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Tea Traditions Around the World! Part 1

Posted by Path of Cha on

We have already discussed Chinese tea tradition and Japanese tea tradition, but how about the rest of the world?

 

Granted, most tea we find in other countries all over the world once did come from China through the Silk Road, and then slowly developed to have their own tradition and drinking practices in other countries.

These tea drinking traditions that we list are only referring to drinks made from the camellia sinensis plant. Everything else that is not made from camellia sinensis is more accurately referred to as a tisane. These may include herbal blends, fruit teas, rooibos, and yerba mate, amongst others.

Here are some of the tea drinking traditions that exist around the world:

India: Chai



When we think of Indian tea, we think of Chai. Chai is the most widespread tea beverage of India. In fact, India is the second biggest tea exporter in the world (after China). Locally grown black tea is cooked together with milk, sugar, and spices like cardamom, cloves, anise, ginger, and black pepper. It is a very invigorating drink and is served throughout the day from street vendors who serve it in small clay cups made of local material.

 

England: Afternoon Tea


Originally tea became popular in England after being brought from China. One theory is that people heard rumors that in China tea is drunk with milk and sugar (highly untrue, especially for that time period), thus they started drinking tea in the same fashion.


The tradition of “afternoon tea”, which is tea served with some sandwiches and sweets came around to fill in the big hungry gap between breakfast and dinner.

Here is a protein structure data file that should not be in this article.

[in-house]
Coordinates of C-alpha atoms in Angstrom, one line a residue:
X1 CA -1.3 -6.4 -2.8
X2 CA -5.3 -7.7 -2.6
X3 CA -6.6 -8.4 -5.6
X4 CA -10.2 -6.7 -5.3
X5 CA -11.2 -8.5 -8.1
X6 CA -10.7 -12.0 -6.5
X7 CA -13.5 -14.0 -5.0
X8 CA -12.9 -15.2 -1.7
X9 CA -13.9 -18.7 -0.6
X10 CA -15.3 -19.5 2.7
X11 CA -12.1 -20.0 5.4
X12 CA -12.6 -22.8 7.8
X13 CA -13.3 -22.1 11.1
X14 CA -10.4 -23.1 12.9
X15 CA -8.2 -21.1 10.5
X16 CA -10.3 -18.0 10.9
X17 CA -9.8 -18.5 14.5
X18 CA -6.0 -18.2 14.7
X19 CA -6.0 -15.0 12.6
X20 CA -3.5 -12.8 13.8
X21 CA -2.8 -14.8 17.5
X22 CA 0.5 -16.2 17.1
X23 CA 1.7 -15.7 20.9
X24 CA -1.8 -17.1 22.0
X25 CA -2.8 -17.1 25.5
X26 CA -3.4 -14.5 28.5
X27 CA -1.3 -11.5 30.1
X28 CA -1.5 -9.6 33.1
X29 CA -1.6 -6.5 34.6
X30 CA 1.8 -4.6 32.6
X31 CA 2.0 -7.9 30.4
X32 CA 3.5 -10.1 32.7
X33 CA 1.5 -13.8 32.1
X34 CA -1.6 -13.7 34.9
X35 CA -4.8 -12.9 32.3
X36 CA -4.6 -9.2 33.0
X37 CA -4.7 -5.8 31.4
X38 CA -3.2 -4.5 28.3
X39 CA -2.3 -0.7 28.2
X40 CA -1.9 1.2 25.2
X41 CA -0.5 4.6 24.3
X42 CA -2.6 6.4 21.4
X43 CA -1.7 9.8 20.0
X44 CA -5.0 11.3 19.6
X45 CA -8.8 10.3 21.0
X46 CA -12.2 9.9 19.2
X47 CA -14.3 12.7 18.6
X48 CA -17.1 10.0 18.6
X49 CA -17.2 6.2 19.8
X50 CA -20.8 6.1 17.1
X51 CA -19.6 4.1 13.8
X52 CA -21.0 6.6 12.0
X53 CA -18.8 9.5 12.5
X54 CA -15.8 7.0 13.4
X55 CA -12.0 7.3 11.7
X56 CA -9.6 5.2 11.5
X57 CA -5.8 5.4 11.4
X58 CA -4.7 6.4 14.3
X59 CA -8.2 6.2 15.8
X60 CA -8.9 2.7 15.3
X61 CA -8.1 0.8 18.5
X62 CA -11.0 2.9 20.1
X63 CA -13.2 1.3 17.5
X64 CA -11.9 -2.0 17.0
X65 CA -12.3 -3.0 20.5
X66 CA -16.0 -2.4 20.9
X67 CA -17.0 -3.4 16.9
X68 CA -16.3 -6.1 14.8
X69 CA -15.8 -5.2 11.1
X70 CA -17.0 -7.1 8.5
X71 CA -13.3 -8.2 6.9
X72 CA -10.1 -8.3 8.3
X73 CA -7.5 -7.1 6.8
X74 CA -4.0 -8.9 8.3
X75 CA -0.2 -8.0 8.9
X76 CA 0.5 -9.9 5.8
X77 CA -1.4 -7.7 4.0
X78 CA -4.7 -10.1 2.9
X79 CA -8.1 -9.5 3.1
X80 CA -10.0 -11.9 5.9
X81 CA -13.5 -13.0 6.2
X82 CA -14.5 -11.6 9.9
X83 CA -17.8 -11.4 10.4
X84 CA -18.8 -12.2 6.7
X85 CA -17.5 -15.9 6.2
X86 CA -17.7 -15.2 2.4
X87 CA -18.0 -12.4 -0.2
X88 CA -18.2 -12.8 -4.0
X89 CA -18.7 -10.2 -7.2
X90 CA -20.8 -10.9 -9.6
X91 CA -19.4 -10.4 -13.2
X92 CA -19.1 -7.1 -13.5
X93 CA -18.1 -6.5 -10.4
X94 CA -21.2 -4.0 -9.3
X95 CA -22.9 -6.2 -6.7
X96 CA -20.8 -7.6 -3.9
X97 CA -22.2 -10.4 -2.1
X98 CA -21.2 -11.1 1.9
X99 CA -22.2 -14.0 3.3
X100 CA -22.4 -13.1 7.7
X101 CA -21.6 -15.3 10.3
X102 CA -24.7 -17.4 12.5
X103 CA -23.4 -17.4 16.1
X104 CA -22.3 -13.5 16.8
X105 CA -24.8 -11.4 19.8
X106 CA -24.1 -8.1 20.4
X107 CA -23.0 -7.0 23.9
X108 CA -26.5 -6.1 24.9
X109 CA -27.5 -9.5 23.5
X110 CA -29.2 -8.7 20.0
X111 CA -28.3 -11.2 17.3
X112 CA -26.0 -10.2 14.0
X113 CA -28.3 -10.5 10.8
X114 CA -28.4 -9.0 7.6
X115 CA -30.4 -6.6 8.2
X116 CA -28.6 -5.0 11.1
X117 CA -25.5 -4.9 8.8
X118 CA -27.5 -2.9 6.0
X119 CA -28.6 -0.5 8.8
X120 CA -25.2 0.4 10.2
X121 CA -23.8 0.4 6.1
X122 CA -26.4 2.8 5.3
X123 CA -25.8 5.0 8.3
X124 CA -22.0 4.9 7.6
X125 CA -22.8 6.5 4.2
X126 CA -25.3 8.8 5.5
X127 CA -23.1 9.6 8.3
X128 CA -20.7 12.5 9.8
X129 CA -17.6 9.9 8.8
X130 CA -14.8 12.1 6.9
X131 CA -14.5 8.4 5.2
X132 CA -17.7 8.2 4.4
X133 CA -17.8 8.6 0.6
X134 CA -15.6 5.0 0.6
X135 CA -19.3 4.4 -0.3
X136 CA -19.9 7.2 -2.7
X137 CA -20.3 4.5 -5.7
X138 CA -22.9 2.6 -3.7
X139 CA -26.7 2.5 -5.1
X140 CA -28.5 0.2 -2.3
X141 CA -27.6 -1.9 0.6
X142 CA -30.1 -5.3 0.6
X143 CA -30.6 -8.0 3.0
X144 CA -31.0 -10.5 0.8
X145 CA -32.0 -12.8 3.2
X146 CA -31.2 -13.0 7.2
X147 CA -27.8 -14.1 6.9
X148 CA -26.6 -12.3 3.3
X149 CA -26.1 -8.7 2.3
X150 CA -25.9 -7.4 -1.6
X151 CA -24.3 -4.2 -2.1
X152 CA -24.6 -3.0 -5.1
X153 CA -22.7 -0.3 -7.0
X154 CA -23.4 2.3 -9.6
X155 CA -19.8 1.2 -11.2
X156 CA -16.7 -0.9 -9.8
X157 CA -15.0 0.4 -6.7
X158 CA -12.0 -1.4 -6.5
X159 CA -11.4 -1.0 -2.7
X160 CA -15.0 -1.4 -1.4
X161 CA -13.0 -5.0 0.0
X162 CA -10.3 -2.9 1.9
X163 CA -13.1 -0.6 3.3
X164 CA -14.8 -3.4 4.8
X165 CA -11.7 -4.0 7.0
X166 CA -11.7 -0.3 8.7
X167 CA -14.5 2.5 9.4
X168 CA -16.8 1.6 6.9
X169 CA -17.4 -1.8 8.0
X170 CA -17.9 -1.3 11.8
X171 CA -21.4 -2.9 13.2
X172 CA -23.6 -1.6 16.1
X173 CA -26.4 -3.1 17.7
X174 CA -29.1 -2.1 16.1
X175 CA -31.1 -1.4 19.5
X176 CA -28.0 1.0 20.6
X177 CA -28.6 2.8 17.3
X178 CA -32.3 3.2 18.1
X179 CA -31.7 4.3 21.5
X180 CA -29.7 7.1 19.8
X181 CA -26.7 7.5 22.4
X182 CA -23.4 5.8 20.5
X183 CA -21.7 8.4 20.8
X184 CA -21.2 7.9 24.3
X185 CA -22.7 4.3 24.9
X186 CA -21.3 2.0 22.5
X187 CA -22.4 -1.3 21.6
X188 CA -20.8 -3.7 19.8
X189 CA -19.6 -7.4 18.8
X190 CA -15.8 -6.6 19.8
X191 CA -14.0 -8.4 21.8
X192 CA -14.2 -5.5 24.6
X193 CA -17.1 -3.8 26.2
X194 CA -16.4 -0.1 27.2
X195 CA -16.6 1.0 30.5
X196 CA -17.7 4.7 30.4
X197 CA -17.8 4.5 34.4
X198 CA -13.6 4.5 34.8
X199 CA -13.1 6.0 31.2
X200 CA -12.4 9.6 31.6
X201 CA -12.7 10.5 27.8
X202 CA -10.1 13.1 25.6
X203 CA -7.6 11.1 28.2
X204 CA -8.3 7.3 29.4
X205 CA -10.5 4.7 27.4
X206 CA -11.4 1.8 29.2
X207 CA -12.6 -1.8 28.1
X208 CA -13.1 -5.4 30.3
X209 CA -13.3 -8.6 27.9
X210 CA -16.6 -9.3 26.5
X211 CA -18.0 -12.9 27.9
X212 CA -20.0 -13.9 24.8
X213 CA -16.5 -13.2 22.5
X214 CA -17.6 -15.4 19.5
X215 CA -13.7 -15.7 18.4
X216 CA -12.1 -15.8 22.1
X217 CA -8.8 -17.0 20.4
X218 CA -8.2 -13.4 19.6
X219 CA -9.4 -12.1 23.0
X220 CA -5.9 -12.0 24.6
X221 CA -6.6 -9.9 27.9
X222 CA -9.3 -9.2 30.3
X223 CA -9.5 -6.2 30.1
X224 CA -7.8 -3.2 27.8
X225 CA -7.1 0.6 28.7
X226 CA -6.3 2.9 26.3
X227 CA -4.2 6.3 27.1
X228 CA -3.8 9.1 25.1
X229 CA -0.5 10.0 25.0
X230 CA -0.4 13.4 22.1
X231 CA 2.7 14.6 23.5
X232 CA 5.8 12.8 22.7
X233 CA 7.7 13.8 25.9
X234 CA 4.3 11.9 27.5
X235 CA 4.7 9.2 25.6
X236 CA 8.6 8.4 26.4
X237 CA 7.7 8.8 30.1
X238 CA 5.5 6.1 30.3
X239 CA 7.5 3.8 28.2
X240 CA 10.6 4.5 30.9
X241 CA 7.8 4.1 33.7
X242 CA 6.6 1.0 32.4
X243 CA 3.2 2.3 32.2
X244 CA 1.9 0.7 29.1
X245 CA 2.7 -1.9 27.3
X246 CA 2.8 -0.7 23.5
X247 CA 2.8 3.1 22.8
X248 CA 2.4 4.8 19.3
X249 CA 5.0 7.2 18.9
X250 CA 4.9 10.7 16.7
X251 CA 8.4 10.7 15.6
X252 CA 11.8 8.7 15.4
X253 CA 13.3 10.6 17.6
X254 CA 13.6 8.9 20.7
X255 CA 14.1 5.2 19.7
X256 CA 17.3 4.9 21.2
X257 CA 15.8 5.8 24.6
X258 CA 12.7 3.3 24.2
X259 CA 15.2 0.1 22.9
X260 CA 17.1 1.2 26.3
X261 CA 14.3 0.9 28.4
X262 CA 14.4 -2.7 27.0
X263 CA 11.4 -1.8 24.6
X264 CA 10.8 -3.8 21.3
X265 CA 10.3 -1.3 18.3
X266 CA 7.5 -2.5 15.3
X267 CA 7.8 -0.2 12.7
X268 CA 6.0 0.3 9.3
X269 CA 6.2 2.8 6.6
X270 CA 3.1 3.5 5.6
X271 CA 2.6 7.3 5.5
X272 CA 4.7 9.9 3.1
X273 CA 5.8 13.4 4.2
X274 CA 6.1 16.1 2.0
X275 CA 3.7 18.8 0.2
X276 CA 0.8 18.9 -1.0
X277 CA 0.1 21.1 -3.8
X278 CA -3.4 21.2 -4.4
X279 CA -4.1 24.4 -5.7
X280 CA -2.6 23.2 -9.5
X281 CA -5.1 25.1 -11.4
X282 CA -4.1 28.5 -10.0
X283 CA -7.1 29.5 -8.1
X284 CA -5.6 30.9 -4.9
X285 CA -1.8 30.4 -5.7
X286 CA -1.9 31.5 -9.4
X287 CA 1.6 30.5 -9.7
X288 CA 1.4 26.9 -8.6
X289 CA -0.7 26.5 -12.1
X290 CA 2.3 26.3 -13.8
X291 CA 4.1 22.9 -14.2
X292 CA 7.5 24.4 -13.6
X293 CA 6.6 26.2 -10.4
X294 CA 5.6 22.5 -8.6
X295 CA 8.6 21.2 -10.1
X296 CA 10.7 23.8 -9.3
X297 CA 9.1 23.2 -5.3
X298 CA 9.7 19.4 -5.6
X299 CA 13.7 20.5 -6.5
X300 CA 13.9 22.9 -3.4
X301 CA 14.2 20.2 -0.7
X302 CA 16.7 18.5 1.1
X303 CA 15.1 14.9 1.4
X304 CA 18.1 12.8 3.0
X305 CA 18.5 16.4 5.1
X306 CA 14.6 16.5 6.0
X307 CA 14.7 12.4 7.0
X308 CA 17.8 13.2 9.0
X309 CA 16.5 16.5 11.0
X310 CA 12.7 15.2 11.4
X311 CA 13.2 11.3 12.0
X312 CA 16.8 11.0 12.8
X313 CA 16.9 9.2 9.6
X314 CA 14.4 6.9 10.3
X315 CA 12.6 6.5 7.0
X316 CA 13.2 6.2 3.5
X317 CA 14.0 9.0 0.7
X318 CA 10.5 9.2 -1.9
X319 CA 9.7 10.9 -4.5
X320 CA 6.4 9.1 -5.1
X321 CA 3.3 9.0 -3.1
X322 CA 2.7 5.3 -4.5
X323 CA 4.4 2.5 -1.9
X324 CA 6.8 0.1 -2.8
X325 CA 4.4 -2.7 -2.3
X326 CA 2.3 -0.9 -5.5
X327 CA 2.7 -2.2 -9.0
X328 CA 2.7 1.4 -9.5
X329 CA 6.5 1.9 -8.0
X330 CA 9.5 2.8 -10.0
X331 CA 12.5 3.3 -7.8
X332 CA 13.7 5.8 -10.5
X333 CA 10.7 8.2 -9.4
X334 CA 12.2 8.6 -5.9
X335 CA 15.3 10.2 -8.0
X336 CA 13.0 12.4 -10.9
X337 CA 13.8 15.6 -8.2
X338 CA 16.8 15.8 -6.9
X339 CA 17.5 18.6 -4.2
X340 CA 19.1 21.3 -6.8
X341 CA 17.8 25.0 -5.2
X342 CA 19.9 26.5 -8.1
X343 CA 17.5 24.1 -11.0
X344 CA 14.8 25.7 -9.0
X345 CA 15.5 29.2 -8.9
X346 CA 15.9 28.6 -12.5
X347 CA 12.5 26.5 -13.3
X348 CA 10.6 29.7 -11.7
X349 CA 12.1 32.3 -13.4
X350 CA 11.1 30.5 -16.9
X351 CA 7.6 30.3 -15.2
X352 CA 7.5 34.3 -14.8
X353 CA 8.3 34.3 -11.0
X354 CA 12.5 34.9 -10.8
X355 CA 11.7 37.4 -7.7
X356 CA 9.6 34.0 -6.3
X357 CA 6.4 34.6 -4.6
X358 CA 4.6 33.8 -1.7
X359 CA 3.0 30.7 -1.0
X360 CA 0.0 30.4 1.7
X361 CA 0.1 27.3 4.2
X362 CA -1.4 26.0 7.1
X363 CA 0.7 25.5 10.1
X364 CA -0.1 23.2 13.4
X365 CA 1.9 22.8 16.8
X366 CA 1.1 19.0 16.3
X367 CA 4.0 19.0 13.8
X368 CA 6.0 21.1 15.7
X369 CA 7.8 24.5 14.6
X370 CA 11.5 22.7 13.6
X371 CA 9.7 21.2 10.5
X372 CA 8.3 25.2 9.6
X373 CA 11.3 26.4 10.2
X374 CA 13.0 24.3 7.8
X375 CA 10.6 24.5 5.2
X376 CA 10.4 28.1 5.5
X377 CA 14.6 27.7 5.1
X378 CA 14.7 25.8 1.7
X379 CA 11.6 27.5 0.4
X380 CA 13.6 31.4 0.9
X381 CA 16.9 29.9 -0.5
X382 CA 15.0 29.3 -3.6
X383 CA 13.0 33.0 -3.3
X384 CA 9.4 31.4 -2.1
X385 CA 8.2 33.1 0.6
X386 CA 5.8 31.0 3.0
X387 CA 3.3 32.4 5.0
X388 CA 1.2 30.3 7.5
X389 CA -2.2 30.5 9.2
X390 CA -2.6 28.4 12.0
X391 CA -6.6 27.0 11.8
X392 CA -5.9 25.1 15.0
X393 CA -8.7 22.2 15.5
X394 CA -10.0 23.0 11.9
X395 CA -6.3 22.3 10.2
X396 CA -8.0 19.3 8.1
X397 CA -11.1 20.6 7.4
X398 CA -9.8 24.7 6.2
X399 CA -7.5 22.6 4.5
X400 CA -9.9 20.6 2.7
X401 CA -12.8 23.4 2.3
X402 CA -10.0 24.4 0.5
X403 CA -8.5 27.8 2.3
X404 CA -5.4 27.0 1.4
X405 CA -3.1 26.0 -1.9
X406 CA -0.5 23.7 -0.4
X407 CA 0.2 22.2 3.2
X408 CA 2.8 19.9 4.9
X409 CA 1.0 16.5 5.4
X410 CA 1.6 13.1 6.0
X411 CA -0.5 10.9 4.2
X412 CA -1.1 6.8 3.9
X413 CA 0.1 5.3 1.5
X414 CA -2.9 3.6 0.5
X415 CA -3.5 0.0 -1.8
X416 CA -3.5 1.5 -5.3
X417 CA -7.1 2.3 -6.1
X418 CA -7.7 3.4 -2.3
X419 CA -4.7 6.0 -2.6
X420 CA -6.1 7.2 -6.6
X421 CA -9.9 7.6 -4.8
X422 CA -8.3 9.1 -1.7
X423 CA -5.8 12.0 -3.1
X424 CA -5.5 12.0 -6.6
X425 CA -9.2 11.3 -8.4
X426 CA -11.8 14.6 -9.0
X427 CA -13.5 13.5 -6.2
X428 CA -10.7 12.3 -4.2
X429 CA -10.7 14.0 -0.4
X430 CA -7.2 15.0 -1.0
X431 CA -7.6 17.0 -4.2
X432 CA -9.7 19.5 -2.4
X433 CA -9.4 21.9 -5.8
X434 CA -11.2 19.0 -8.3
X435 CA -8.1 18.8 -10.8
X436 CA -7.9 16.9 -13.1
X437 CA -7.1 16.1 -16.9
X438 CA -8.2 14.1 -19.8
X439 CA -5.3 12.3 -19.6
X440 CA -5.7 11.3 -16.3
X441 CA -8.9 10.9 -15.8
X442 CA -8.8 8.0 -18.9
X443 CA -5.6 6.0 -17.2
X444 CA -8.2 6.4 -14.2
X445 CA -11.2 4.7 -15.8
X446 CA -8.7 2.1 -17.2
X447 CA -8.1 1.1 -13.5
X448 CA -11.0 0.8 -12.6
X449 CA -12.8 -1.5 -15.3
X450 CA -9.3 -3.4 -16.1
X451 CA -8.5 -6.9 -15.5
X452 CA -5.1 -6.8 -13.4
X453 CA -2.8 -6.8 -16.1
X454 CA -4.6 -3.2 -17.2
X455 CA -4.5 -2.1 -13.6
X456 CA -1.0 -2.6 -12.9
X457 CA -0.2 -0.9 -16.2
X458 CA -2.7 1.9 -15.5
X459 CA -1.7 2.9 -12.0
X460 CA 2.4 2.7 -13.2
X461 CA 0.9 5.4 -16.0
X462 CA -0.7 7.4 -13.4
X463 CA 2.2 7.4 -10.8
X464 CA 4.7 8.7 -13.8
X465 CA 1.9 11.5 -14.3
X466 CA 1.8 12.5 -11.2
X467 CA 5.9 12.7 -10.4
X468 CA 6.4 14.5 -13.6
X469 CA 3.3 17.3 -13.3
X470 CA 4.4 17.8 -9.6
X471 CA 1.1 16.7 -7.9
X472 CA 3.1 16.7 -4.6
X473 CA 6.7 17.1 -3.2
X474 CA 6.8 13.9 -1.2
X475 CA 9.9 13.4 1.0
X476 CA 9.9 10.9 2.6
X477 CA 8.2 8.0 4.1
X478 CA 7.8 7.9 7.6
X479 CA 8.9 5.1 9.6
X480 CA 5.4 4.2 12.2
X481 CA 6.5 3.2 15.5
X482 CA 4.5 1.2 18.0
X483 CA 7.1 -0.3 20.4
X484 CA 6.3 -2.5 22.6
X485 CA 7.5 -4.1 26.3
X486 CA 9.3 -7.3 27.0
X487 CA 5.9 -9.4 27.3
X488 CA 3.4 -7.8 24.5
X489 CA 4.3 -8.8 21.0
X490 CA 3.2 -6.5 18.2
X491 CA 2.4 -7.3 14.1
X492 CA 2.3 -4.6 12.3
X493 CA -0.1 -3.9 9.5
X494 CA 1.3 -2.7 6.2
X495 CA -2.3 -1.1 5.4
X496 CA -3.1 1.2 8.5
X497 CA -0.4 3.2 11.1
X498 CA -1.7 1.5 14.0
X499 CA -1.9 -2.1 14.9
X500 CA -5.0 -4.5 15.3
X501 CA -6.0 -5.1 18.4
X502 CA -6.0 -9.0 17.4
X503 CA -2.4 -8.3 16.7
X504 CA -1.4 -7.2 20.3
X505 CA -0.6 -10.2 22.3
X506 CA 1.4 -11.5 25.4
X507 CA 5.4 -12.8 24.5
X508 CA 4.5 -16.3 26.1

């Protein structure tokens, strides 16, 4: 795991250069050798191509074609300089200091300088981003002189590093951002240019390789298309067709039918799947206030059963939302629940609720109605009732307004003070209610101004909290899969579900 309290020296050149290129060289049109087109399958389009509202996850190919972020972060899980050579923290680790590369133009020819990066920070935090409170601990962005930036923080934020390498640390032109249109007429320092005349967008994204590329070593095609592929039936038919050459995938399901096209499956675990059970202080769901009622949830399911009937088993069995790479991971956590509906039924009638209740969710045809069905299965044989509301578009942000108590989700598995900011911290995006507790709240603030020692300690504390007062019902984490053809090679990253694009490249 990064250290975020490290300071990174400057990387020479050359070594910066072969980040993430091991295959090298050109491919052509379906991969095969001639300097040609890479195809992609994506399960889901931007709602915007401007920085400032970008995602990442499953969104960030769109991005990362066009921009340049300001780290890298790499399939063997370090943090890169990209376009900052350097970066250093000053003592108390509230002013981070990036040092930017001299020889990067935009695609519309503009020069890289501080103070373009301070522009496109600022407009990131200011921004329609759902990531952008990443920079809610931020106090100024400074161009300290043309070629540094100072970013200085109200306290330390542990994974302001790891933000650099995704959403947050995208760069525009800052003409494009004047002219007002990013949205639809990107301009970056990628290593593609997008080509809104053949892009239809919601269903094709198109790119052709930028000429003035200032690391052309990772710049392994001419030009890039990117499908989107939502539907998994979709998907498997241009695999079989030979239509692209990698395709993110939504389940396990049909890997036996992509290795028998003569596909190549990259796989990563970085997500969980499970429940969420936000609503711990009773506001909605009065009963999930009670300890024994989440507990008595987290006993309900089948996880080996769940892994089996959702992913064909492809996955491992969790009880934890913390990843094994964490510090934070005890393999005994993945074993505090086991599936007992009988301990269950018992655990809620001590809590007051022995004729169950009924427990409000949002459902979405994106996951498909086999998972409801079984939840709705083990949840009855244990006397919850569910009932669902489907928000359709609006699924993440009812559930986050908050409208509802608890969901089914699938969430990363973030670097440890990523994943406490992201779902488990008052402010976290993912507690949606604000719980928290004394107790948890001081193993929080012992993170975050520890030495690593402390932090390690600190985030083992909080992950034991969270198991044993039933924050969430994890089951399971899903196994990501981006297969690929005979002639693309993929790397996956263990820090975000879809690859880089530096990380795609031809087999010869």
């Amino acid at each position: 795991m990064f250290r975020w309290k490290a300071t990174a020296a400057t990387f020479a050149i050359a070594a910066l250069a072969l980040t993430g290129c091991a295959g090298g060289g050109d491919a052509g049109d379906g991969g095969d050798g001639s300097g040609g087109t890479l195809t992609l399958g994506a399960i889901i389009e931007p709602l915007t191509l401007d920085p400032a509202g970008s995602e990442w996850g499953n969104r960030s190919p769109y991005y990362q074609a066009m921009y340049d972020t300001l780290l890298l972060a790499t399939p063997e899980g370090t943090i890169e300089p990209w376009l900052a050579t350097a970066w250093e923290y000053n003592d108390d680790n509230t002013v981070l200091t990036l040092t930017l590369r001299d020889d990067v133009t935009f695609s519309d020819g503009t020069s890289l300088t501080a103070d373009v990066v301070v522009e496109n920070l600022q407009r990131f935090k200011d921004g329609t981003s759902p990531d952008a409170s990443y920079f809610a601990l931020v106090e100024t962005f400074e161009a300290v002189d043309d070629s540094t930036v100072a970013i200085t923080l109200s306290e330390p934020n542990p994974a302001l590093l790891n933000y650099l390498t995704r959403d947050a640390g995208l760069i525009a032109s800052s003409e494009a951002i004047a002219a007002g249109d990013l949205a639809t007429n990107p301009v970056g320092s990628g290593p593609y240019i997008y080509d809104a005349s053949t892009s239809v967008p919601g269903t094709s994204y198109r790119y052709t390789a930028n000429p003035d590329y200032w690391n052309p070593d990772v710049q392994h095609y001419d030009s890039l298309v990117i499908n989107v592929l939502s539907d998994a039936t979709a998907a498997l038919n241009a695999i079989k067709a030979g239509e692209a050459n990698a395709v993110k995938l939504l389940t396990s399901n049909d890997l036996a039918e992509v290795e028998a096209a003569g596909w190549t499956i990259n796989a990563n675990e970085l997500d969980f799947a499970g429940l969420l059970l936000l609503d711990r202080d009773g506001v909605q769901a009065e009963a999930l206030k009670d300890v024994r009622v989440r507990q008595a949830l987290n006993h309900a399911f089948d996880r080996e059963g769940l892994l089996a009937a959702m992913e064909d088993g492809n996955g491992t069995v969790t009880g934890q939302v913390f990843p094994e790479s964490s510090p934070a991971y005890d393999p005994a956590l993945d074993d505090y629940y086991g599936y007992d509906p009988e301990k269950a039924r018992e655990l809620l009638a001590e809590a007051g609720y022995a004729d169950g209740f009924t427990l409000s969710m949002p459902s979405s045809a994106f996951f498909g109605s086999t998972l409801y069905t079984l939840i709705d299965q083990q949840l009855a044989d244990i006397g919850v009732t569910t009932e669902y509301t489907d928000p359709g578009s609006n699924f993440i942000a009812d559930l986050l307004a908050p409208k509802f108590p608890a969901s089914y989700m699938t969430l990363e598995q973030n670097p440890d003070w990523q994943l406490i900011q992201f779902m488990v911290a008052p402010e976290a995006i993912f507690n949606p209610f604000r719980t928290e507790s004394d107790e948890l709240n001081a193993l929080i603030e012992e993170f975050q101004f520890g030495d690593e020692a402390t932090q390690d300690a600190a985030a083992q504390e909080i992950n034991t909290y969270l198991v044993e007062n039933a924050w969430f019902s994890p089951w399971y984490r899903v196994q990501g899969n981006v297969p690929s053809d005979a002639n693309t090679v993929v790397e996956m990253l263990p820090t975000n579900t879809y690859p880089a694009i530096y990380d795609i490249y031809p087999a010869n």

British tea blends come from India and are often times flavored black teas. One popular variety of British tea is Earl Grey, which is flavored with bergamot, a citrus. 

 




Russia: Chay + Samovar



Russia’s tradition of tea drinking is tightly tied together with the samovar, although rarely used nowadays. Tea leaves came to Russia in scarce quantity through the Silk Road. It was an expensive delight available only to the elite and lucky few. The samovar was used to ration the tea quantity available (which was also important to do during the Soviet Union).

The samovar is made up of a tiny teapot which holds a very concentrated brew of black tea. A very small amount of this concentrate is poured into a teacup, then the rest is filled with hot water from the main part of the samovar. Milk, sugar or lemon is usually offered but most people prefer to drink it black.

 


Another interesting Russian tea drinking custom from the past is sipping tea from a small saucer (the ones normally used to hold teacups). This tradition came from the tea being served at boiling temperatures (unlike the more moderate temperatures of Chinese tea ceremony). The saucer tradition was associated with the lower class, believed that they did not have the time or patience to wait for their tea to cool before having to go back to work. Although nowadays you will rarely see tea being drunk out of a saucer.



United States: Sweet Iced Tea



United States tea tradition equals to the Sweet Iced Tea traditions of the Southern states. Prior to WWII when trade with China was booming, tea was the most widely consumed beverage in the US. Iced tea, in particular, originated during the hot summer of the 1904 World’s Fair. Nowadays we can find American style iced tea in many countries throughout the world.

 



Morocco: Mint Tea (atay)



Morocco has always been top of the list in regards to tea consumption per capita. And as a surprise to many, the number one importer of Chinese green tea (specifically Gunpowder green tea, one of the stronger types of green tea).
In Morocco green tea is usually boiled in a kettle with big amounts of fresh mint and sugar. Then, it is poured into small cups from a big distance. This tradition is believed to aerate the tea and evenly mix in the sugar.

 

 

 

There are still many more countries and their tea traditions which we have yet to cover. Check in with the Path of Cha blog this upcoming Friday, June 1st, for part 2 of Tea Traditions Around the World! 









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